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“Terminix Ted” – Our Bed Bug Expert
Terminix Ted is a 6 year old Labrador who is specially trained in bed bug detection and is employed along with his handler Glen.
Ted loves his work and travels around the UK visiting offices, hostels, hotels, care homes and student accommodation to name just a few of the places he regularly visits.
Canine Detection Dogs
One of the most frequent questions asked is: “How does a dog sniff them out?”
To answer the question you first need to understand: “What do dogs have that we don’t have”?
For one thing, they possess up to 300 million olfactory receptors in their noses, compared to about six million in us. The part of a dog’s brain that is devoted to analysing smells is, proportionally speaking, 40 times greater than a humans and function quite differently as well. When we inhale, we smell and breathe through the same airways within our nose. When dogs inhale, a fold of tissue just inside their nostril helps to separate these two functions.
In humans, the sense of smell is relegated to a small region on the roof of our nasal cavity, along the main airflow path. So, the air we smell just goes in and out with the air we breathe.
In dogs, about 10 percent of the inspired air, detours into a recessed area in the back of the nose that is dedicated to olfaction, while the rest of the incoming air sweeps past that nook and disappears down through the pharynx to the lungs. Within the recessed area, the odour-laden air filters through a labyrinth of scroll-like bony structures called turbinates. Olfactory receptors within the tissue that lines the turbinates, in turn, recognize these odour molecules by their shape and dispatch electrical signals to the brain for analysis.
When we exhale through our nose, we send the spent air out the way it came in, forcing out any incoming odours. When dogs exhale, the spent air exits through the slits in the sides of their noses. The way the exhaled air swirls out actually helps usher new odours into the dog’s nose. More importantly, it allows dogs to sniff more or less continuously. In a study done at the University of Oslo in Norway, a hunting dog holding its head high into the wind while in search of game sniffed in a continuous stream of air for up to 40 seconds, spanning at least 30 respiratory.
As you know humans cannot wiggle their nostrils independently, but dogs can. This, along with the fact that the so-called aerodynamic reach of each of their nostrils is smaller than the distance between the nostrils, helps them to determine which nostril an odour arrived in. This aids them in locating the source of smells—we’ve all seen dogs on an interesting scent weave back and forth across its invisible trail.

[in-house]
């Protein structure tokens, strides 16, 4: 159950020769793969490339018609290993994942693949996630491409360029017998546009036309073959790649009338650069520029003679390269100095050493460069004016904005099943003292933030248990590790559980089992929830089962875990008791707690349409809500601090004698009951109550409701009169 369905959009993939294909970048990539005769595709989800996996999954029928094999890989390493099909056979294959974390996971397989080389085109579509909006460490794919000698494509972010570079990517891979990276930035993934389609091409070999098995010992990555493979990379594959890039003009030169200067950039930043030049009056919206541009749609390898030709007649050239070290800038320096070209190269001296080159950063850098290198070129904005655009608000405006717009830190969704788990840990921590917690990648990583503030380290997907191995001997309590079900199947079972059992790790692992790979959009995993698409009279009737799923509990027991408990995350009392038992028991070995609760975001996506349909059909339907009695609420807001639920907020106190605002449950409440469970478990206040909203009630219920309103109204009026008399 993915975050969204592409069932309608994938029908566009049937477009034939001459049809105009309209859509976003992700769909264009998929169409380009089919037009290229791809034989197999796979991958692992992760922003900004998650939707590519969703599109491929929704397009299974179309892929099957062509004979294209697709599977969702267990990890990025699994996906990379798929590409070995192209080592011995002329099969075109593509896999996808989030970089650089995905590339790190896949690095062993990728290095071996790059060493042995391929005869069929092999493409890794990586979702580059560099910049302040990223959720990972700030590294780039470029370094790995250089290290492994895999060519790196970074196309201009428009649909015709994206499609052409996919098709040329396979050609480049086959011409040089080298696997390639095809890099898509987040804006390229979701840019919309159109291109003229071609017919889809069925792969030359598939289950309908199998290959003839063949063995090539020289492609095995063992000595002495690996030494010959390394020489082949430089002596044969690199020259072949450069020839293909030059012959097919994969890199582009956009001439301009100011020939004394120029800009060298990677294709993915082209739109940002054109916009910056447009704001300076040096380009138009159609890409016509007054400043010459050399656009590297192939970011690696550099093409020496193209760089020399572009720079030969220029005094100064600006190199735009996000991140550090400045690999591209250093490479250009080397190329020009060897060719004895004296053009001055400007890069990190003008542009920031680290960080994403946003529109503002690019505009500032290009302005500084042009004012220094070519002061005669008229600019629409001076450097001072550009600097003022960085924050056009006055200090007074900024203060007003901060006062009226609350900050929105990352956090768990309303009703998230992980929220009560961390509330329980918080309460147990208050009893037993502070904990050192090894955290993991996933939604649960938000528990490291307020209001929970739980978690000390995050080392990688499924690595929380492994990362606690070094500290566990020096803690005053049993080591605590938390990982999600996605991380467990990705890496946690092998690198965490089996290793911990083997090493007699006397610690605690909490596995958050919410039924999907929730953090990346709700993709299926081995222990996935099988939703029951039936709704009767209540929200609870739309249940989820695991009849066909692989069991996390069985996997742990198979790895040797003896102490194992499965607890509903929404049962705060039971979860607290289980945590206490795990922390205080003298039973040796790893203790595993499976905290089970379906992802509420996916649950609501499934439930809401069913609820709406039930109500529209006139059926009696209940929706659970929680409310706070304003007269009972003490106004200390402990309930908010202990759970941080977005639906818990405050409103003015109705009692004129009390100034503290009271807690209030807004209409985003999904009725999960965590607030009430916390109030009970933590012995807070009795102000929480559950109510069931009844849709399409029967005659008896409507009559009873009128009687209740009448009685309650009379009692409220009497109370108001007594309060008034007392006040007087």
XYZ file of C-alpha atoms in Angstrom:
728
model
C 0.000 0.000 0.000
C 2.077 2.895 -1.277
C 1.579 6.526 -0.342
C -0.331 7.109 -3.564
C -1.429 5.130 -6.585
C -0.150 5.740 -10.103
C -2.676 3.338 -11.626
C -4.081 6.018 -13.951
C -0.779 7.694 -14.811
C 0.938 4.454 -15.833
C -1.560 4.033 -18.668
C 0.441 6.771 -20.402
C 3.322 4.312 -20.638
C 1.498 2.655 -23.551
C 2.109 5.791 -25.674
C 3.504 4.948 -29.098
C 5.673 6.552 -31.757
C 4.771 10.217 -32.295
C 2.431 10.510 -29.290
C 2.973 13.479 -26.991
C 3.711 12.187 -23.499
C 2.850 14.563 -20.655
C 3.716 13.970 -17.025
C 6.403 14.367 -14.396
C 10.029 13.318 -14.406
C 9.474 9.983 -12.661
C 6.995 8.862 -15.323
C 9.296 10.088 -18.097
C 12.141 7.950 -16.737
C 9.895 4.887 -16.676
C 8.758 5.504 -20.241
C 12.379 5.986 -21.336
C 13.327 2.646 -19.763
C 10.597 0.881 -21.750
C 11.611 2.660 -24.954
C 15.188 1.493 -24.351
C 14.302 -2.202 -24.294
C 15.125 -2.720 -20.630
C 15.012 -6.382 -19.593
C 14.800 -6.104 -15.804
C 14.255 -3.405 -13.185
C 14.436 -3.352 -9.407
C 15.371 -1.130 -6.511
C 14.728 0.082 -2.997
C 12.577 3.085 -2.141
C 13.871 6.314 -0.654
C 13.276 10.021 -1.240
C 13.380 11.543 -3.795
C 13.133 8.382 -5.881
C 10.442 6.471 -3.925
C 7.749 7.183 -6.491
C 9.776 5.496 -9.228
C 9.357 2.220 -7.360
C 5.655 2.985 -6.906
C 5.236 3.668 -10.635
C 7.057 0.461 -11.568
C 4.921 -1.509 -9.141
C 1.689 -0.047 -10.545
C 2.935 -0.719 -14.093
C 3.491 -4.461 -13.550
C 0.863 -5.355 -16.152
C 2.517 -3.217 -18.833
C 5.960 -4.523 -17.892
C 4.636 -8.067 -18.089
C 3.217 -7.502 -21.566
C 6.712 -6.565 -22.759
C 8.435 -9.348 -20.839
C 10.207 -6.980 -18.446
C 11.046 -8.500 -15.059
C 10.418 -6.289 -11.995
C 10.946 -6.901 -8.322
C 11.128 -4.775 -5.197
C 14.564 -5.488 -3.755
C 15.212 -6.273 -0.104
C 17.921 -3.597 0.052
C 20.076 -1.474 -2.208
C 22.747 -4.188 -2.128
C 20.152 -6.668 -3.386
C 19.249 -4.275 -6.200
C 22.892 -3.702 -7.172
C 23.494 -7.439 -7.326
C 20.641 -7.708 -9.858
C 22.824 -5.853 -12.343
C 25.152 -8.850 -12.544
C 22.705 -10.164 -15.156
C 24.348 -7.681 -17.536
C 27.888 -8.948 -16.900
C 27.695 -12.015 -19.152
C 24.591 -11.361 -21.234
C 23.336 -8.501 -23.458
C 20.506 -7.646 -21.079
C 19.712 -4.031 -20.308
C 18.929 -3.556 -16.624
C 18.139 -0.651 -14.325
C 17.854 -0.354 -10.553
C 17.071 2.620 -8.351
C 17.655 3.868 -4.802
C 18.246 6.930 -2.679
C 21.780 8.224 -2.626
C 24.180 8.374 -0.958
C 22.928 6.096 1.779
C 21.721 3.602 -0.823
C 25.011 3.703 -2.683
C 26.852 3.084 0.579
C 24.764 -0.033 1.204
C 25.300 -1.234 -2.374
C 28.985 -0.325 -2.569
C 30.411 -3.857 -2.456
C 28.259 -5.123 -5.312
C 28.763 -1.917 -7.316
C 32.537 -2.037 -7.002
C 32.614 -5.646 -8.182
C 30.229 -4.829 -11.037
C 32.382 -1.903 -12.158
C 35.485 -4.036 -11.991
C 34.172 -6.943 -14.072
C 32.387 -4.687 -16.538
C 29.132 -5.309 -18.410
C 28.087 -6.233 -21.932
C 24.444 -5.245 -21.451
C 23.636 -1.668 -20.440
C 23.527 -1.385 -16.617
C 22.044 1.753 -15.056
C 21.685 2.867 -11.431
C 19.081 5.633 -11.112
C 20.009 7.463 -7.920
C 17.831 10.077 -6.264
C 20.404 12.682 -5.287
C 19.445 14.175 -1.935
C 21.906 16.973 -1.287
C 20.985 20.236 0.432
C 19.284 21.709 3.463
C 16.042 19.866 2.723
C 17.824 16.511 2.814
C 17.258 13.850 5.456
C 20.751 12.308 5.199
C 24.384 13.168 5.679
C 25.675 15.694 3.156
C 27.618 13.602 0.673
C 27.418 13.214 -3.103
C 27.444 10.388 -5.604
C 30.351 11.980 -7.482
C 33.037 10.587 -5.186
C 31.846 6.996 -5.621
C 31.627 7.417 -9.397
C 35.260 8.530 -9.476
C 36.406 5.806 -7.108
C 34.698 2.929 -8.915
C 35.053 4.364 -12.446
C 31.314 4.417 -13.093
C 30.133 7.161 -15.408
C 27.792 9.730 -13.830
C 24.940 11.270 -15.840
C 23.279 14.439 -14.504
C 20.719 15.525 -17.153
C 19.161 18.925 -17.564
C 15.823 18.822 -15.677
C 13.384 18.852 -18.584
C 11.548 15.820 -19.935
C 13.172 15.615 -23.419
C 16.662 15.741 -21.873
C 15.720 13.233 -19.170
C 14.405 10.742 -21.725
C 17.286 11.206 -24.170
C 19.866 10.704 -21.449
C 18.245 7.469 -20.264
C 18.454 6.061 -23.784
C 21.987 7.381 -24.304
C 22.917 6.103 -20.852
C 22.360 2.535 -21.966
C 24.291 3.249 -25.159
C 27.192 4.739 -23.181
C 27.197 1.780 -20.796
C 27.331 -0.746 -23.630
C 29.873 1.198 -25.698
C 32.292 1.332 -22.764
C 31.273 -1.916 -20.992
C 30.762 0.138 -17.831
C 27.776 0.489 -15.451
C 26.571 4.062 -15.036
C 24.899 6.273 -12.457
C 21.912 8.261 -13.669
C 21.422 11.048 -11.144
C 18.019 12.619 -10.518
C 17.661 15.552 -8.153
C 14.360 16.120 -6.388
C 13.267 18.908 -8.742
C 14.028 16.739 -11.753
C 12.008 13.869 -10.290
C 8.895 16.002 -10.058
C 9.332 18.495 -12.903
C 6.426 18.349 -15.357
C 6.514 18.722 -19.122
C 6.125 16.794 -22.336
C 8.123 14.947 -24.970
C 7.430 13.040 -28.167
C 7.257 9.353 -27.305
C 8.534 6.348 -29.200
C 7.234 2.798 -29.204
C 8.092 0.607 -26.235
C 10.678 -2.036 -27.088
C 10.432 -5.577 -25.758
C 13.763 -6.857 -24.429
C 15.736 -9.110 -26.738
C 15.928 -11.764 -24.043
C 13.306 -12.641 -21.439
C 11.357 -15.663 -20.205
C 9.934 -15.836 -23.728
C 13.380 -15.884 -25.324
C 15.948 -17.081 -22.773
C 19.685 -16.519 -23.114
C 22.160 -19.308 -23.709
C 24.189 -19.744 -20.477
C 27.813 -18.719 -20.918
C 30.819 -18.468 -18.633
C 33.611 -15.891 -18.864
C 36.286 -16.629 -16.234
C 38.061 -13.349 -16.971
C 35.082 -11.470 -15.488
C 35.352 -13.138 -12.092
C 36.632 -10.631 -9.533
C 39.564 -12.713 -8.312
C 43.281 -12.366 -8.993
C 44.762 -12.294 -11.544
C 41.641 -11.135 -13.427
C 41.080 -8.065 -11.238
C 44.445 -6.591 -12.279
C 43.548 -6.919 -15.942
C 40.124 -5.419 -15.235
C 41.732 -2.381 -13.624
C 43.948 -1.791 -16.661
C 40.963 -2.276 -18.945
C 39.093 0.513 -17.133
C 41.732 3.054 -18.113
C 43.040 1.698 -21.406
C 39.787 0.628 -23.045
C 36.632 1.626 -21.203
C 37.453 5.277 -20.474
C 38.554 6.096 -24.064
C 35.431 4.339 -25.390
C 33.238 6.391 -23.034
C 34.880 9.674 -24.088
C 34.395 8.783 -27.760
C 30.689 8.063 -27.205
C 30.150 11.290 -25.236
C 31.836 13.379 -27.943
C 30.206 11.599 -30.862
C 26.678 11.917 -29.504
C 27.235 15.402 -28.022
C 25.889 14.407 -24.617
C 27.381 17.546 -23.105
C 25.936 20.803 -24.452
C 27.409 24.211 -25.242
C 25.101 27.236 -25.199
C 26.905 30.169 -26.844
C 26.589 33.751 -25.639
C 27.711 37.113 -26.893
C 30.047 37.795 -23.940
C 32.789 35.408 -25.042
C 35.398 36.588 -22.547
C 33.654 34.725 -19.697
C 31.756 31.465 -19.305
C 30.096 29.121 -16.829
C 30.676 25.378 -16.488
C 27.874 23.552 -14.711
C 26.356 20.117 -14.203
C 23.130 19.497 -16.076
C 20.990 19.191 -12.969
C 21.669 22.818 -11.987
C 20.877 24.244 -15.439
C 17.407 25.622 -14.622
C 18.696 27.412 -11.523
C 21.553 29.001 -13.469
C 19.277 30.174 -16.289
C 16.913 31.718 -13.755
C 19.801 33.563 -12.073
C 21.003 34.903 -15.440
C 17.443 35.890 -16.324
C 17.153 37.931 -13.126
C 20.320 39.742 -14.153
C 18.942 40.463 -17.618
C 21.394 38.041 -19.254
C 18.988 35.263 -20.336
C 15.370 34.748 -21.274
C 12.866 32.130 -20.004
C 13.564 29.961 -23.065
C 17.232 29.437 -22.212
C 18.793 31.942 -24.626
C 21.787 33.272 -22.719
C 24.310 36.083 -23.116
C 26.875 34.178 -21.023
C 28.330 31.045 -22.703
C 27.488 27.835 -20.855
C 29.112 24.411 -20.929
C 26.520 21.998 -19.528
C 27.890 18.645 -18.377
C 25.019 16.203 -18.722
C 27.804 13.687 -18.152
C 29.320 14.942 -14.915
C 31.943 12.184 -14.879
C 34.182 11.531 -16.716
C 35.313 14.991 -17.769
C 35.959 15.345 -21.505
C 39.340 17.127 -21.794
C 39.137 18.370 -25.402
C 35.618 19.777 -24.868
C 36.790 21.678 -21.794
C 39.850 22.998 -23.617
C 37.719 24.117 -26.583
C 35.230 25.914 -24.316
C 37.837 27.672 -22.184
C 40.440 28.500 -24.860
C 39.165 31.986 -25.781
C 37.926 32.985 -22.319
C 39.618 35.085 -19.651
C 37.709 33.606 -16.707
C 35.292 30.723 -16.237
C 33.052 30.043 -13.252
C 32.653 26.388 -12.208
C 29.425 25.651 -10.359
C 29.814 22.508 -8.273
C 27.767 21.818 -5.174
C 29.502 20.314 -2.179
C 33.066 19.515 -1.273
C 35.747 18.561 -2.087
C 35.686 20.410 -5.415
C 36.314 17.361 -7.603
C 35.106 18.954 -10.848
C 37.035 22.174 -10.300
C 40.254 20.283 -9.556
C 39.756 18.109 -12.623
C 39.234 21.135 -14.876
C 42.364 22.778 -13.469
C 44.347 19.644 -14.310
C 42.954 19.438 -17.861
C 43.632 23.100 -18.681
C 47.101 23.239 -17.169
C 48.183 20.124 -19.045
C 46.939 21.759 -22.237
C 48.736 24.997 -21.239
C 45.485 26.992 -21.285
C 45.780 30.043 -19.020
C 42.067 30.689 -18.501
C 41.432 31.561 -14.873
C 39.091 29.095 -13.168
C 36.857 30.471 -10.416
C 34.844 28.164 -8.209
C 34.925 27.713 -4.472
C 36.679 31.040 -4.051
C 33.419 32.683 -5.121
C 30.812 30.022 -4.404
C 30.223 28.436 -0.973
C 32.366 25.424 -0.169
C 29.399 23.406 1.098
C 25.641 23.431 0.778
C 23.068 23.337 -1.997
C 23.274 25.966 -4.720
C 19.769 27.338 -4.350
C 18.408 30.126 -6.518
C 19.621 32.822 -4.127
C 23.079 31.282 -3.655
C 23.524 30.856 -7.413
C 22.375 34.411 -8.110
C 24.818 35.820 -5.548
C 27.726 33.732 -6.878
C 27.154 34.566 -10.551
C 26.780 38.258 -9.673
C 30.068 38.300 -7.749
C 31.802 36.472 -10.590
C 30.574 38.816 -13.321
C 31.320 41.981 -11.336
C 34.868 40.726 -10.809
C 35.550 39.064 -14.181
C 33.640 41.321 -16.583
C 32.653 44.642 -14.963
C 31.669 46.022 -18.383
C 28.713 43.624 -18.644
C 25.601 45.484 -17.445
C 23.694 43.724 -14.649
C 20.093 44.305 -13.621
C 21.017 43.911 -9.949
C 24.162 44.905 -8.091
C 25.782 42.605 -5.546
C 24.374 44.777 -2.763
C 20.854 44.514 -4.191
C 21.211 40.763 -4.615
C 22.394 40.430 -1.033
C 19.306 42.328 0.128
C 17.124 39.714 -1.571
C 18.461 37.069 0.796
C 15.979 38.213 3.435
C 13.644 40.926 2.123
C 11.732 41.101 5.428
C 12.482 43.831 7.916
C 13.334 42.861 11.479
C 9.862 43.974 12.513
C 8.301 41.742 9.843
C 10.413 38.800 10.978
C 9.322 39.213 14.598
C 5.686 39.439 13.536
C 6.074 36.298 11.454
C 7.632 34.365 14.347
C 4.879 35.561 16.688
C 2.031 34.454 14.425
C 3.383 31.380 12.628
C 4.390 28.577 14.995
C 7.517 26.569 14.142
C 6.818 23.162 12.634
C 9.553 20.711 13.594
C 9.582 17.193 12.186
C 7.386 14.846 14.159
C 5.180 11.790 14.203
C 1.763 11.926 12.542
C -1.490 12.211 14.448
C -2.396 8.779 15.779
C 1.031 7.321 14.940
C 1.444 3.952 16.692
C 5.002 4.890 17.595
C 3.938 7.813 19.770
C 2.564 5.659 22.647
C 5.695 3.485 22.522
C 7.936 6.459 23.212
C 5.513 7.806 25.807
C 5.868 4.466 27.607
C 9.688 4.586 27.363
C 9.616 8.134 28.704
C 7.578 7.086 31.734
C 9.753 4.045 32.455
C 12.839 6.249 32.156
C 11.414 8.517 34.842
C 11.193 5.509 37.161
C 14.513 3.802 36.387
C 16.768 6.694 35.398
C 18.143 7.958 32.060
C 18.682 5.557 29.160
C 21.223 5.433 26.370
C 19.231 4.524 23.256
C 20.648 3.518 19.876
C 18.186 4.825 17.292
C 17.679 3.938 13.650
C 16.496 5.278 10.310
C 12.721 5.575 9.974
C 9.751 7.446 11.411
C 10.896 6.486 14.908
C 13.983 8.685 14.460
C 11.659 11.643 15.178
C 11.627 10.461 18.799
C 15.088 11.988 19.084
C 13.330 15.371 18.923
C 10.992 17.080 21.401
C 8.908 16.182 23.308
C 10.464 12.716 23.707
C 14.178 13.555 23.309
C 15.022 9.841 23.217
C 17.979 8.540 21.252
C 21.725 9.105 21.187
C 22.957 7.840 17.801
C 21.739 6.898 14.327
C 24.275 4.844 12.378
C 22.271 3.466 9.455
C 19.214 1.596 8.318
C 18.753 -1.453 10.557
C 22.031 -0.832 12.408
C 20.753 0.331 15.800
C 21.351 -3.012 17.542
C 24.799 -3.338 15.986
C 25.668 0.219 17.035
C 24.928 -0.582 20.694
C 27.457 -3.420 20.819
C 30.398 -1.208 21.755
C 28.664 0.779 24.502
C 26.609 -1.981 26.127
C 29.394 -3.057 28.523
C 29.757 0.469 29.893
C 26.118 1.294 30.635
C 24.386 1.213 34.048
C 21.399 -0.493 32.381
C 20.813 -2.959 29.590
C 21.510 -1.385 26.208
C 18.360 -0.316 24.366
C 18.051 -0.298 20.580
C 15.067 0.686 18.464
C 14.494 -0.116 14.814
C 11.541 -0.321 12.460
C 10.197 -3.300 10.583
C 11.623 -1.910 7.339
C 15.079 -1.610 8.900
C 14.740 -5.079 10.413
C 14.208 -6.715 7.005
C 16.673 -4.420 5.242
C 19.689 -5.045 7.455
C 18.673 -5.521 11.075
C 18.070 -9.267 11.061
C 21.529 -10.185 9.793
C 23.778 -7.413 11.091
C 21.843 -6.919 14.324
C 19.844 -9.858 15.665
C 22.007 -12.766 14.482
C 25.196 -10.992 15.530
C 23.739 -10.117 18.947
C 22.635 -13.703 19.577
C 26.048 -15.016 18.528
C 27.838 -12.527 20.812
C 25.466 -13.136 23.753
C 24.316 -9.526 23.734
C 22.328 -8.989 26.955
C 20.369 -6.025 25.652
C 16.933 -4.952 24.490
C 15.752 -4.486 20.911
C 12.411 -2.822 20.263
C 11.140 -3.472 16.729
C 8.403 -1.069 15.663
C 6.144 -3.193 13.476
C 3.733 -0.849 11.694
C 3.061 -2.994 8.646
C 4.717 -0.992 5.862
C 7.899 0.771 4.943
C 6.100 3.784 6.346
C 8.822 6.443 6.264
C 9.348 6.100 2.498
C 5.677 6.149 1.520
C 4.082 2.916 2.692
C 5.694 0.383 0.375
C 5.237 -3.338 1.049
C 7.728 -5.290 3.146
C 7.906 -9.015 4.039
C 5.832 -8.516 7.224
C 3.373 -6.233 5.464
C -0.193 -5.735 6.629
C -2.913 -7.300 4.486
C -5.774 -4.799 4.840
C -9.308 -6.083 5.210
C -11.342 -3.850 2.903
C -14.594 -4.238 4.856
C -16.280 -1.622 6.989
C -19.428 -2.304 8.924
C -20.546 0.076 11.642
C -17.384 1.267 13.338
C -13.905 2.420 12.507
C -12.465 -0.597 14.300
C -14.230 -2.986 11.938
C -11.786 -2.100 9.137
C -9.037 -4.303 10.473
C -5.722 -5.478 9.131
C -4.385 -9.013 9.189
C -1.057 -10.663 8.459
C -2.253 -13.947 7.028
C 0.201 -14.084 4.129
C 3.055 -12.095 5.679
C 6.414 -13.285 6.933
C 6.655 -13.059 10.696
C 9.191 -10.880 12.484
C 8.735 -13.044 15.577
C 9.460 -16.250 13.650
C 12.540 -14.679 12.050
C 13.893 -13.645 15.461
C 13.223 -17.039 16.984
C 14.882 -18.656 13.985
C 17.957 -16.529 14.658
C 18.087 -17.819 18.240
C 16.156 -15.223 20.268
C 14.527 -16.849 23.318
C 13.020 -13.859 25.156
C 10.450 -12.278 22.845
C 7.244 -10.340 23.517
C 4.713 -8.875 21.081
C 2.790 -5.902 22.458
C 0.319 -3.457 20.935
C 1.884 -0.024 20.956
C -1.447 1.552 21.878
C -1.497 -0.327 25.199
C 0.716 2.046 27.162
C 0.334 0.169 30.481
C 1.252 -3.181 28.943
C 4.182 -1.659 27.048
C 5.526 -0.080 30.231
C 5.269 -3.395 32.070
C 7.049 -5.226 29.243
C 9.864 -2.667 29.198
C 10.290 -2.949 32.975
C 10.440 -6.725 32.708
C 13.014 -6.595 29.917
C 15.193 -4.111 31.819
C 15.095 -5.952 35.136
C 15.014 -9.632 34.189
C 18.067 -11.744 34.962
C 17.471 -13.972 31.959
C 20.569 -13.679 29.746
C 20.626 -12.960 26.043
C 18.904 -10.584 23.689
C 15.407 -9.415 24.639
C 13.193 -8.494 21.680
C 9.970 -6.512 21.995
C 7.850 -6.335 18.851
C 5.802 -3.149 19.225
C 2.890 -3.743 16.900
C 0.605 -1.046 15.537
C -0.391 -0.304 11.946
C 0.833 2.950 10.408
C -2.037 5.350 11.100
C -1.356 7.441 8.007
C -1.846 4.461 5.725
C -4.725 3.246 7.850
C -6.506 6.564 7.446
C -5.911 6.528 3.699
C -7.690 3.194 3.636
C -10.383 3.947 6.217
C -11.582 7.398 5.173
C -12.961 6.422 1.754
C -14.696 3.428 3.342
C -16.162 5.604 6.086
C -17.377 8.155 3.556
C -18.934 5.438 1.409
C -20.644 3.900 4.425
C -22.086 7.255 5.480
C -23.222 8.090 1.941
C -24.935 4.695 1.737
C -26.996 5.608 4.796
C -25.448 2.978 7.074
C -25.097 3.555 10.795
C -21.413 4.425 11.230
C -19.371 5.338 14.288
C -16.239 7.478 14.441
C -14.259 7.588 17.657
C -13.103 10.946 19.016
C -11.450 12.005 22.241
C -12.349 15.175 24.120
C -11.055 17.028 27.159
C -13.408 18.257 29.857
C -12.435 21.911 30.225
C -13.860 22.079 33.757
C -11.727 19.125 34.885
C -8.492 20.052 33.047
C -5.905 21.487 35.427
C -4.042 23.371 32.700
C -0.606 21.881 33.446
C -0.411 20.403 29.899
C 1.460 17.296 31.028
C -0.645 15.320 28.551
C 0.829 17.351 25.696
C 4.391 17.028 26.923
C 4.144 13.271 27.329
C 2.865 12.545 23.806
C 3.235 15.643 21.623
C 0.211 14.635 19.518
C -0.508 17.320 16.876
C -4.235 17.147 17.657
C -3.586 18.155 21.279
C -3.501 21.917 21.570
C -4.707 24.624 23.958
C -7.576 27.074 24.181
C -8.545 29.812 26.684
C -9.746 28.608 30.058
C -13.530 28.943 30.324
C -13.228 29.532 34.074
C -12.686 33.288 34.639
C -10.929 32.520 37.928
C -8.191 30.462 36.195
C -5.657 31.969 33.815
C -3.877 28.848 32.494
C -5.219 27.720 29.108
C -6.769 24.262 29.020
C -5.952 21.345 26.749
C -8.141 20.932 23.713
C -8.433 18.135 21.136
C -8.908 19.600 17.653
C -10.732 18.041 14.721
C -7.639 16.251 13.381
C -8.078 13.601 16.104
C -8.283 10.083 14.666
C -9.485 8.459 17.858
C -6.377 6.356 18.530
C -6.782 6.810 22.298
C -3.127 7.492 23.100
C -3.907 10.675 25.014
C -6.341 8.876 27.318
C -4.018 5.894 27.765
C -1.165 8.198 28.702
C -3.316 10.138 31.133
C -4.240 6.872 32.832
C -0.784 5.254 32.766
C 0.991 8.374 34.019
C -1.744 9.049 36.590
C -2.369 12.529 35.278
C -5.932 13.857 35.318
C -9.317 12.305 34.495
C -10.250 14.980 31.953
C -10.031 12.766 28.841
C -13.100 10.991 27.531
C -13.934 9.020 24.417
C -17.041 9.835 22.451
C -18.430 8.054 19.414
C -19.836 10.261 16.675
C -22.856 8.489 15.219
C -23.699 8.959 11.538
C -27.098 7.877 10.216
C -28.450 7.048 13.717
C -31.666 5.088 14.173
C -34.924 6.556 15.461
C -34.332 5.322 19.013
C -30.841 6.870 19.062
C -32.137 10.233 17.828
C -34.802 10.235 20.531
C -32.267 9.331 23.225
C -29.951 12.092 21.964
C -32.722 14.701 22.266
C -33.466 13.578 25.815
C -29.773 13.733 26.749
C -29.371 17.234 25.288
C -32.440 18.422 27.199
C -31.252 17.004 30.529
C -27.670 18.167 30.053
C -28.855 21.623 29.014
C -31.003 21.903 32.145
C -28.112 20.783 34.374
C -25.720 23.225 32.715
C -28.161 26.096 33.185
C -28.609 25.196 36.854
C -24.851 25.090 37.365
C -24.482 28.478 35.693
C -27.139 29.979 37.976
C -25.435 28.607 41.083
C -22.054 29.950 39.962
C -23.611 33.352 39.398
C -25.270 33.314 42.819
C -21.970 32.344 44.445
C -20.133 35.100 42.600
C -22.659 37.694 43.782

On top of all this, dogs have a second olfactory capability which humans don’t have, made possible by an organ we don’t possess: the vomeronasal organ, also known as Jacobson’s organ. Located in the bottom of a dog’s nasal passage, Jacobson’s organ picks up pheromones, the chemicals unique to each animal species that advertise mating readiness and other sex-related details.
The pheromone molecules that the organ detects—and their analysis by the brain—do not get mixed up with odour molecules or their analysis, because the organ has its own nerves leading to a part of the brain devoted entirely to interpreting its signals. It’s as if Jacobson’s organ has its own dedicated computer server and when all of this is put together, which is why dogs can detect scent better than any human!
Labradors originate from Newfoundland. The common misconception is that they are from Labrador in Canada. They were at first known as a St. Johns dog or lesser Newfoundland dog in the 1500’s and the breed found it’s way to the UK around 1800 AD.
Labradors were originally bred for activities in water. They have double coats and their coat nearer the skin is waterproof. The two coats provide insulation from the cold and their short fur ensures they don’t become heavy with water that can drag them under. Labradors also have webbed feet making them terrific swimmers. In times gone by, fisherman used to use them to bring in nets, pull ropes and capture escaping fish.
They can run! Labradors can hit a sprinting speed of 25 miles an hour in an incredible 3 seconds. Their real prowess though is their stamina. A fit and healthy Lab can easily achieve runs of ten miles or more. This stamina is also one of the reasons that Labs make fantastic sniffer dogs as twenty minutes sniffing is equivalent to an hour of exercise.
Labradors are the worlds most popular choice for a working dog. Labradors are naturally extremely intelligent, hard working and eager to please with a fantastic temperament. These qualities make them a fantastic choice for every situation a working dog may face whether its therapy work, detection, hunting or assistance.
Not only are Labradors a fantastic choice for a working dog role, they’re also America’s and the United Kingdom’s number one choice for a family pet. According to the American Kennel club, Labradors have held the title in America for an incredible 28 years in a row!